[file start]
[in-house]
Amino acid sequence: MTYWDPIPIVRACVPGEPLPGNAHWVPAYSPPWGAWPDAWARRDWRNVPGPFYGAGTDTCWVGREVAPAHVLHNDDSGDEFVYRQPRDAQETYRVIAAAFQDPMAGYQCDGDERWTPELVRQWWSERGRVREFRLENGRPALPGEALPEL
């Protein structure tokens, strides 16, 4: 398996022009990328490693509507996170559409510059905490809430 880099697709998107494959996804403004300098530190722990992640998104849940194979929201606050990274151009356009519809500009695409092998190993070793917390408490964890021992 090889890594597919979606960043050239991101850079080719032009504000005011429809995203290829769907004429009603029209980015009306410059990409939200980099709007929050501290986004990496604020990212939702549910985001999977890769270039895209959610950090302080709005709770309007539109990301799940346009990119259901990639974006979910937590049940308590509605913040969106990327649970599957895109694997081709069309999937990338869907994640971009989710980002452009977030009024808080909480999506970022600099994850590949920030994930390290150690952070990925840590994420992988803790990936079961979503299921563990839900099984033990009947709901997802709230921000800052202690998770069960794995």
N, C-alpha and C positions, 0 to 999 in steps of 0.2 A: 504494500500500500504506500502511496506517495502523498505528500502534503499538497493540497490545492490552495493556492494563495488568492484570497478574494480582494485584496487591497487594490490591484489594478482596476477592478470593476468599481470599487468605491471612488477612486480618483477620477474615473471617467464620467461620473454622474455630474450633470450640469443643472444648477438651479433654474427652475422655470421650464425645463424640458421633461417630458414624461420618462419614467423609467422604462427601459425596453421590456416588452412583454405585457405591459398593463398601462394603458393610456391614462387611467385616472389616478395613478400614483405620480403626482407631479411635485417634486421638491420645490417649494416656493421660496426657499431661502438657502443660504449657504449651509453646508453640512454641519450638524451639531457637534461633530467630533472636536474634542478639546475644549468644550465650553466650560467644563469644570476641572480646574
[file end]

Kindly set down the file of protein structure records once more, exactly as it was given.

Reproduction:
[in-house]
Amino acid sequence: MTYWDPIPIVRACVPGEPLPGNAHWVPAYSPPWGAWPDAWARRDWRNVPGPFYGAGTDTCWVGREVAPAHVLHNDDSGDEFVYRQPRDAQETYRVIAAAFQDPMAGYQCDGDERWTPELVRQWWSERGRVREFRLENGRPALPGEALPEL
């Protein structure tokens, strides 16, 4: 398996022009990328490693509507996170559409510059905490809430 880099697709998107494959996804403004300098530190722990992640998104849940194979929201606050990274151009356009519809500009695409092998190993070793917390408490964890021992 090889890594597919979606960043050239991101850079080719032009504000005011429809995203290829769907004429009603029209980015009306410059990409939200980099709007929050501290986004990496604020990212939702549910985001999977890769270039895209959610950090302080709005709770309007539109990301799940346009990119259901990639974006979910937590049940308590509605913040969106990327649970599957895109694997081709069309999937990338869907994640971009989710980002452009977030009024808080909480999506970022600099994850590949920030994930390290150690952070990925840590994420992988803790990936079961979503299921563990839900099984033990009947709901997802709230921000800052202690998770069960794995």
N, C-alpha and C positions, 0 to 999 in steps of 0.2 A: 504494500500500500504506500502511496506517495502523498505528500502534503499538497493540497490545492490552495493556492494563495488568492484570497478574494480582494485584496487591497487594490490591484489594478482596476477592478470593476468599481470599487468605491471612488477612486480618483477620477474615473471617467464620467461620473454622474455630474450633470450640469443643472444648477438651479433654474427652475422655470421650464425645463424640458421633461417630458414624461420618462419614467423609467422604462427601459425596453421590456416588452412583454405585457405591459398593463398601462394603458393610456391614462387611467385616472389616478395613478400614483405620480403626482407631479411635485417634486421638491420645490417649494416656493421660496426657499431661502438657502443660504449657504449651509453646508453640512454641519450638524451639531457637534461633530467630533472636536474634542478639546475644549468644550465650553466650560467644563469644570476641572480646574